Democrats need to gain 15 seats for control of the House. They would narrowly manage that feat based on an Oct. 27 report by the web site RealClearPolitics.com. RCP averaged recent surveys by nine different pollsters and found the Democrats would gain 15.9 seats.
In the Senate, the Democrats must gain six seats to win a majority. If polls are correct, it appears likely they will win Republican-held seats in Ohio, Pennsylvania and Rhode Island. Toss-up races in Republican-held seats in Missouri, Montana, Tennessee and Virginia and a Democratic-held seat in New Jersey likely will determine which party is in power.
Abortion and other life issues appear to have become particularly important in Missouri and Tennessee.
Republican Sen. Jim Talent of Missouri is pro-life on the abortion issue and opposes a state constitutional amendment on the ballot that would protect destructive embryonic stem cell research and therapeutic cloning, an initiative his Democratic opponent, Democratic State Auditor Claire McCaskill, favors.
In Tennessee, Democratic Rep. Harold Ford Jr.’s position on abortion has become an issue in his bid to replace Republican Senate Majority Leader Bill Frist. Ford told the Chattanooga Times Free Press in July he considers himself “pro-life.” On his website, Ford says he “will continue to work to eliminate abortions” in the United States, but he says he will do so “without criminalizing what is undoubtedly one of the most tormenting and difficult decisions a woman will ever have to make.”
The National Right to Life Committee responded to Ford’s assertion that he is pro-life by arguing that his nine-year record in the House does not support that contention. Ford has voted against pro-life positions supported by NRLC on 58 of 67 occasions, or 87 percent of the time, NRLC reported.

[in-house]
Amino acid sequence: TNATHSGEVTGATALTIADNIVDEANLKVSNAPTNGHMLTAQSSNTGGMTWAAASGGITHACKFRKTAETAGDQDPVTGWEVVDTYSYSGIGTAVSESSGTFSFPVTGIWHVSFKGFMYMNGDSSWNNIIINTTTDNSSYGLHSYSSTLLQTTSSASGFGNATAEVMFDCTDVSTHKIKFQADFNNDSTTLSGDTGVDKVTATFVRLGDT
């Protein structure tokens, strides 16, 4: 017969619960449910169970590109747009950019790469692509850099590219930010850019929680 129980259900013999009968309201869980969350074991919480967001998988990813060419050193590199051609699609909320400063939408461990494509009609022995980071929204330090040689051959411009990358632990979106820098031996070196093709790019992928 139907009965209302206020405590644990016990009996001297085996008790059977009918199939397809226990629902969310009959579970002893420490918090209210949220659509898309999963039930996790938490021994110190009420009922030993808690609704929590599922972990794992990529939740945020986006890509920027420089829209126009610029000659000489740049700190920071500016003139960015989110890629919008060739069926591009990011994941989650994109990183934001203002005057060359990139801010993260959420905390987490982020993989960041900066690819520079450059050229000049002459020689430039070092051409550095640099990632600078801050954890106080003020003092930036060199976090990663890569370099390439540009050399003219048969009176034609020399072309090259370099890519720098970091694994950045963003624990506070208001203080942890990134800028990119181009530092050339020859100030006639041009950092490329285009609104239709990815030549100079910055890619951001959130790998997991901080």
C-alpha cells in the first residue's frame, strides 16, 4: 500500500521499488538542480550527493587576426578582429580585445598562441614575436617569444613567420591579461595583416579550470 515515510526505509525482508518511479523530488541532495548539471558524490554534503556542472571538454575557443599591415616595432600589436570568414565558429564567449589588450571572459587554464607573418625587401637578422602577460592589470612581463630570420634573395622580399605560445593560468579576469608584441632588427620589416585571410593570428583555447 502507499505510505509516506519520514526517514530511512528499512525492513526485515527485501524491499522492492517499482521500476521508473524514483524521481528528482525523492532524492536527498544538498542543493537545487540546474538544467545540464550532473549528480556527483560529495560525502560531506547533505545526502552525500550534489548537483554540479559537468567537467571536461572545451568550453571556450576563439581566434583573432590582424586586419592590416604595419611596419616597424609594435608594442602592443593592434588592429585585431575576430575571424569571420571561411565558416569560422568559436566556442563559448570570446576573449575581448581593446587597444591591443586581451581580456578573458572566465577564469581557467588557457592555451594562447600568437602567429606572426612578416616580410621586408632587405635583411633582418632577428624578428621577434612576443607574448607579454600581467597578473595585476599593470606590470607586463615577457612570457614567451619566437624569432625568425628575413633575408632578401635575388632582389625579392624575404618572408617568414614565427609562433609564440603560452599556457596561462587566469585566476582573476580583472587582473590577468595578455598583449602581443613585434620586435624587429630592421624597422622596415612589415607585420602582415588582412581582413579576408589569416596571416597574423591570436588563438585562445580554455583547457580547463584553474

Ford’s Republican opponent is former Chattanooga Mayor Bob Corker, who is endorsed by National Right to Life.
If control of the House changes hands, even by a slight majority, the ascension of Democrats to the committee chairs will make a huge difference, FRC’s Perkins said.
“When it comes to life, marriage, judges and religious liberty ... the committee chair usually decides the direction of the issue,” Perkins said. Likely Democratic chairmen would be much less prone than GOP chairmen to support pro-family and pro-life measures based on their voting records, Perkins said.
The ERLC’s Land pointed to the issue of taxes to demonstrate what kind of difference the election could make for families.
“Charlie Rangel of New York will become chair of the House Ways and Means Committee, if Democrats regain control of the House of Representatives,” Land said. “All tax and budget bills originate in that committee.
“As recently as two weeks ago in an interview with Bloomberg News, Charlie Rangel was asked if there were any of the Bush tax cuts he would keep. And he said he couldn’t think of one. That would include the child dependent tax credit, the reduction in the marriage penalty, and the new lowest 10 percent tax rate for lower income families.
“The U.S. Treasury estimates that if all of the Bush tax cuts were repealed, as Mr. Rangel indicates he would do, it would cost the average family of four with a median household income of around $40,000 a year $2,000 extra in federal taxes,” Land said. “That would mean transferring $2,000 from that family’s household budget to the federal government’s budget. I’m convinced many Americans would join me in saying that’s a family value.”